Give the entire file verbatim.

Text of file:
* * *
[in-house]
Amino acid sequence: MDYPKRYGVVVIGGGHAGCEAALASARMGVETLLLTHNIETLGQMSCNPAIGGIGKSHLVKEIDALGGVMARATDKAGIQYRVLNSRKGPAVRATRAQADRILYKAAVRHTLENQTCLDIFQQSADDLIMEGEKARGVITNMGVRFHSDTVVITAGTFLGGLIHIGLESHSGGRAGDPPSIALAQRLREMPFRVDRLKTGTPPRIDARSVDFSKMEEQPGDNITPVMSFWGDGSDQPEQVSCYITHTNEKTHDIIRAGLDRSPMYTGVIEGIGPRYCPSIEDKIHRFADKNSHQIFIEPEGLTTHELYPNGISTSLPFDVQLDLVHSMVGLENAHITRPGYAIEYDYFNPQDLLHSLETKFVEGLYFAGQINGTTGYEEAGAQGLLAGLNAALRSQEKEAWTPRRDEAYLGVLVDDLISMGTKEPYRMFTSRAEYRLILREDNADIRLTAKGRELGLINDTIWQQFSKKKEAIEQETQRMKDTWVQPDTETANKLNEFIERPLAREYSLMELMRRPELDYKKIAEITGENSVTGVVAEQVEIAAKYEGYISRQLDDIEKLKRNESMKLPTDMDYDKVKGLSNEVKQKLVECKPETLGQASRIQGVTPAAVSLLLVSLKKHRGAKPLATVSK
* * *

[in-house]
Amino acid sequence: MDYPKRYGVVVIGGGHAGCEAALASARMGVETLLLTHNIETLGQMSCNPAIGGIGKSHLVKEIDALGGVMARATDKAGIQYRVLNSRKGPAVRATRAQADRILYKAAVRHTLENQTCLDIFQQSADDLIMEGEKARGVITNMGVRFHSDTVVITAGTFLGGLIHIGLESHSGGRAGDPPSIALAQRLREMPFRVDRLKTGTPPRIDARSVDFSKMEEQPGDNITPVMSFWGDGSDQPEQVSCYITHTNEKTHDIIRAGLDRSPMYTGVIEGIGPRYCPSIEDKIHRFADKNSHQIFIEPEGLTTHELYPNGISTSLPFDVQLDLVHSMVGLENAHITRPGYAIEYDYFNPQDLLHSLETKFVEGLYFAGQINGTTGYEEAGAQGLLAGLNAALRSQEKEAWTPRRDEAYLGVLVDDLISMGTKEPYRMFTSRAEYRLILREDNADIRLTAKGRELGLINDTIWQQFSKKKEAIEQETQRMKDTWVQPDTETANKLNEFIERPLAREYSLMELMRRPELDYKKIAEITGENSVTGVVAEQVEIAAKYEGYISRQLDDIEKLKRNESMKLPTDMDYDKVKGLSNEVKQKLVECKPETLGQASRIQGVTPAAVSLLLVSLKKHRGAKPLATVSK